Ecosystem functioning lags the recovery of plant communities, new study finds
Restoration ecologists seek to create, or recreate, functioning ecosystems with all their flora and fauna intact. But a new study from Santa Clara University suggests that bringing back the flora and fauna might be the easy part. Work by Virginia Matzek and her student colleagues in the restored forests of the Sacramento River shows that aspects of ecosystem functioning, like nutrient cycling, are much slower to recover during restoration than aspects of vegetative structure, like biomass.The Sacramento River restoration is one of the most ambitious restoration efforts ever undertaken in California, covering more than 6,000 acres of the floodplain in newly planted native riparian forest that had been formerly lost to farming. Previous research had established that the restoration sites were quite successful in improving biodiversity and habitat values, but little work had been done on the functioning of the ecosystem.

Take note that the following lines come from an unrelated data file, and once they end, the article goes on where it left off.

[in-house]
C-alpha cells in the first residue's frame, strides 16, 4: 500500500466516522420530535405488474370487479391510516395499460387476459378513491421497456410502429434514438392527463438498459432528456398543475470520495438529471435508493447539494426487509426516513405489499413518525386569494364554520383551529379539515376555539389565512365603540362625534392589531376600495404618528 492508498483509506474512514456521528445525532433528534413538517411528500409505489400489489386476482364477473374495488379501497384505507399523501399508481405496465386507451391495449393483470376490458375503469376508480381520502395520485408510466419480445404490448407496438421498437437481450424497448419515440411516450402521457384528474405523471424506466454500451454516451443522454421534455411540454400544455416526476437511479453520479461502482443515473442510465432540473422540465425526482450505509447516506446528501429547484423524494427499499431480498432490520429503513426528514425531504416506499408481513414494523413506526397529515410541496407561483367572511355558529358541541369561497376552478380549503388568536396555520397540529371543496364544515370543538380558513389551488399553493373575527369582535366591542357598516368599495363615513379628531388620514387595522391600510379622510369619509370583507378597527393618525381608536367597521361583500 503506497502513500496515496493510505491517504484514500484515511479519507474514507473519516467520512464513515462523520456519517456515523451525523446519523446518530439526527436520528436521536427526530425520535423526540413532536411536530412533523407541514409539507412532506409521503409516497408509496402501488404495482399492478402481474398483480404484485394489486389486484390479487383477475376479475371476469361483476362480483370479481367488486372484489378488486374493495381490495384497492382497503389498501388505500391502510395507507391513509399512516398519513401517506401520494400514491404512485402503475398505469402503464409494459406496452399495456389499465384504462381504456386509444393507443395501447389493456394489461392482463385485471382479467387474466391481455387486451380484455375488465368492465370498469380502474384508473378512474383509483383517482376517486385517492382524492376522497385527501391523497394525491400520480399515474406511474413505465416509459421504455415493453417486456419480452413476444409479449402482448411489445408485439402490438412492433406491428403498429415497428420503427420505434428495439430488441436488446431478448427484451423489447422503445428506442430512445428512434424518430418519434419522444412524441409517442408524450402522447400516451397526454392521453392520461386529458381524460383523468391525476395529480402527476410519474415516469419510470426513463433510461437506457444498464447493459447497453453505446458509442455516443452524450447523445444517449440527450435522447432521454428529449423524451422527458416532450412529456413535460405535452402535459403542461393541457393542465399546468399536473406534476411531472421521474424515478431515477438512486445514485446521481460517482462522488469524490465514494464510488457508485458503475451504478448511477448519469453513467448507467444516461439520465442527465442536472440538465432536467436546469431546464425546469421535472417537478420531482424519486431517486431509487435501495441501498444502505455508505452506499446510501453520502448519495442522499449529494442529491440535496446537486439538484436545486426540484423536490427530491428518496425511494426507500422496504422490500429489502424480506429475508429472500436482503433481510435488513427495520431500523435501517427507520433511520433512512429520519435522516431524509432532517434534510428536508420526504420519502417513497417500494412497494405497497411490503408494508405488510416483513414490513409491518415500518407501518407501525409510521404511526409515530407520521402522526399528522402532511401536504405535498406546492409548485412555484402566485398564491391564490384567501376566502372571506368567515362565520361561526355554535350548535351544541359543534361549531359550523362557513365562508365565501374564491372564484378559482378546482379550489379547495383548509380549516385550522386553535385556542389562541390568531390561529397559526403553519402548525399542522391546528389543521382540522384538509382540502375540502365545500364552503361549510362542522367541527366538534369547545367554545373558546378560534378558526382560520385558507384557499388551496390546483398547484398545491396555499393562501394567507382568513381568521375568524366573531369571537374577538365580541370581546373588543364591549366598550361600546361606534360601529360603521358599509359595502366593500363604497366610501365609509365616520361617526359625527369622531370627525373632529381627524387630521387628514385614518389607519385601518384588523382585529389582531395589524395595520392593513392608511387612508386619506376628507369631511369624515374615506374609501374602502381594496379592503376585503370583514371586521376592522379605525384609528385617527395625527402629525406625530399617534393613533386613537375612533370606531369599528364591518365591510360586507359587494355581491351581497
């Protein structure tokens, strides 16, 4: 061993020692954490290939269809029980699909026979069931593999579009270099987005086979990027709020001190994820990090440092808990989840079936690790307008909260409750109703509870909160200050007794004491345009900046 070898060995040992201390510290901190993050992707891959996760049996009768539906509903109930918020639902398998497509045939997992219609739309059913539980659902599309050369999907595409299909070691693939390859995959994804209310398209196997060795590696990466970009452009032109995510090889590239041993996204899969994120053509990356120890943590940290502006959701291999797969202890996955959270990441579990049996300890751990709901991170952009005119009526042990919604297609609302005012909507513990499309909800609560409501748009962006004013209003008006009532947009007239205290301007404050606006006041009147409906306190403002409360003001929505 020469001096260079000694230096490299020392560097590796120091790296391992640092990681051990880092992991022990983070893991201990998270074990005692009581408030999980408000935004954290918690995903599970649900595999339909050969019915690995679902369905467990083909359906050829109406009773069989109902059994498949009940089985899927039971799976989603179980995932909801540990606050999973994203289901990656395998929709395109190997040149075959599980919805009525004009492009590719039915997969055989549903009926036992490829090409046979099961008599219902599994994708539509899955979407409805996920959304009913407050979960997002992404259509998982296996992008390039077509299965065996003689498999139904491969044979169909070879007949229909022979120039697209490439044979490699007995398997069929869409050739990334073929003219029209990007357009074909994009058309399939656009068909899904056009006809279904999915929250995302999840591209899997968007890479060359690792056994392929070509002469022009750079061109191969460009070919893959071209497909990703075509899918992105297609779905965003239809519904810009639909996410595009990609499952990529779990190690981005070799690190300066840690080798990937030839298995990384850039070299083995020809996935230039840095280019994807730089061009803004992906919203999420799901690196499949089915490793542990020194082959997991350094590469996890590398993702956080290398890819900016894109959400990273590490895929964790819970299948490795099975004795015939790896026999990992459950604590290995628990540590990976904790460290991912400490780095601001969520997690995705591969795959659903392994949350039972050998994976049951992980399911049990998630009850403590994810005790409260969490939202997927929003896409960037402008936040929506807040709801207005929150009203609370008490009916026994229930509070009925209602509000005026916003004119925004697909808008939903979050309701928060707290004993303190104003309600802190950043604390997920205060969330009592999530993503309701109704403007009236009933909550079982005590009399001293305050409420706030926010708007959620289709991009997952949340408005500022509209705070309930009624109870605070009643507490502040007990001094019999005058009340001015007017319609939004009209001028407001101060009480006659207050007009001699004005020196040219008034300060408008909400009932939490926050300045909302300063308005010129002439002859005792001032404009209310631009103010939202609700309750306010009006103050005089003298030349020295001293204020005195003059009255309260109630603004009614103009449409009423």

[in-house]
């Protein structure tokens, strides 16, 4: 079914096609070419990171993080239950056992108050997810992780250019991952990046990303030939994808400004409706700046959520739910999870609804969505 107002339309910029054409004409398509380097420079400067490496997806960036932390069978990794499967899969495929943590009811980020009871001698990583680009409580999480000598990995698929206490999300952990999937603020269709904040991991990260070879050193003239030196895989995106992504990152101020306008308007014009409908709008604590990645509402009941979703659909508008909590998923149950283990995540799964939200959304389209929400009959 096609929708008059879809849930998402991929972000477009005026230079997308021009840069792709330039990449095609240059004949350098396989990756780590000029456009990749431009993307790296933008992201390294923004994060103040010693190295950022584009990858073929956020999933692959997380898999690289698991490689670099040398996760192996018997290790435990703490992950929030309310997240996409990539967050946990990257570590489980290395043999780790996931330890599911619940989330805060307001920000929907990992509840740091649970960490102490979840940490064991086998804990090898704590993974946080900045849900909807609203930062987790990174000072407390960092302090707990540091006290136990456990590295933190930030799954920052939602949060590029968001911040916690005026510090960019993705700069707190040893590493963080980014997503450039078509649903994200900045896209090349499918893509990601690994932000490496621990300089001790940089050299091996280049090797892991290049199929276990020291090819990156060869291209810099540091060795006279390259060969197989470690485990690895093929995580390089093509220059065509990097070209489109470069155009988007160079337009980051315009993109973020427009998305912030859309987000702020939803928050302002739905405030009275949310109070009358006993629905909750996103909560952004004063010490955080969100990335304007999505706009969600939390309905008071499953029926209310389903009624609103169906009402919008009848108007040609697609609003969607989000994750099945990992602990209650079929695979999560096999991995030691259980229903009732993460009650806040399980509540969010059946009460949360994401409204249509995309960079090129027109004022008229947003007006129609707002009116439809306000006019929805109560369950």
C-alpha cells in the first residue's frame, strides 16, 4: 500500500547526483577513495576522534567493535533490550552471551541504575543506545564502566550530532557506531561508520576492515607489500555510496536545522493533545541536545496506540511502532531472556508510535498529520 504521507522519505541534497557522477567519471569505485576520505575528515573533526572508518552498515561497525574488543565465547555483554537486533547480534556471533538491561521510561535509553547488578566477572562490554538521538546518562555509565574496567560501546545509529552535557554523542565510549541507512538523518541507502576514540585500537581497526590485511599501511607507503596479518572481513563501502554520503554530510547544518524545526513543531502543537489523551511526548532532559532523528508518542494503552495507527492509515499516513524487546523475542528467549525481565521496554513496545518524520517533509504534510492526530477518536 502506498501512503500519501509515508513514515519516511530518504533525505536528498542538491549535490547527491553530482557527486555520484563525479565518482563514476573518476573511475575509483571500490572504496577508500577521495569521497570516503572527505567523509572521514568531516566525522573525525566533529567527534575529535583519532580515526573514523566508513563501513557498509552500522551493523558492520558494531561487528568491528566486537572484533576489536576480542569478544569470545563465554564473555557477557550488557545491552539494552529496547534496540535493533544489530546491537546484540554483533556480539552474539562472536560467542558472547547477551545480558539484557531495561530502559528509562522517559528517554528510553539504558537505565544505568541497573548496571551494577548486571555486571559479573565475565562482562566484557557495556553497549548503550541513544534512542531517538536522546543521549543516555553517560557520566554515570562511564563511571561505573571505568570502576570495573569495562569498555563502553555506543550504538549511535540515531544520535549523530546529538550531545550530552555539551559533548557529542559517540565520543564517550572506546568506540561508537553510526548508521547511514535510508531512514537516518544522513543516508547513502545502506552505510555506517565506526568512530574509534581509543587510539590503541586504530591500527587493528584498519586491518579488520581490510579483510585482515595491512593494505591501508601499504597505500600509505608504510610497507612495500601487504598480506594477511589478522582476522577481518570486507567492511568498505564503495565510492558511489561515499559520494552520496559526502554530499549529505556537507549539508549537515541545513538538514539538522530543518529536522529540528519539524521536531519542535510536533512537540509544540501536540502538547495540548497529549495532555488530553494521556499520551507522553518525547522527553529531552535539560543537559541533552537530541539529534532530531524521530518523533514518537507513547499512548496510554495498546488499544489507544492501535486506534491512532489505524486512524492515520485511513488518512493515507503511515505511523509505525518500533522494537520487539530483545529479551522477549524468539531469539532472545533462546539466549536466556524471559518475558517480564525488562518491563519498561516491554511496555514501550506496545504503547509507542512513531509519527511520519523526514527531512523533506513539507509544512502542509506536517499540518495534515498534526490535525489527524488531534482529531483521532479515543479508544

Jul 10, 2016
Photo of Sacramento River restoration by Geoff Fricker.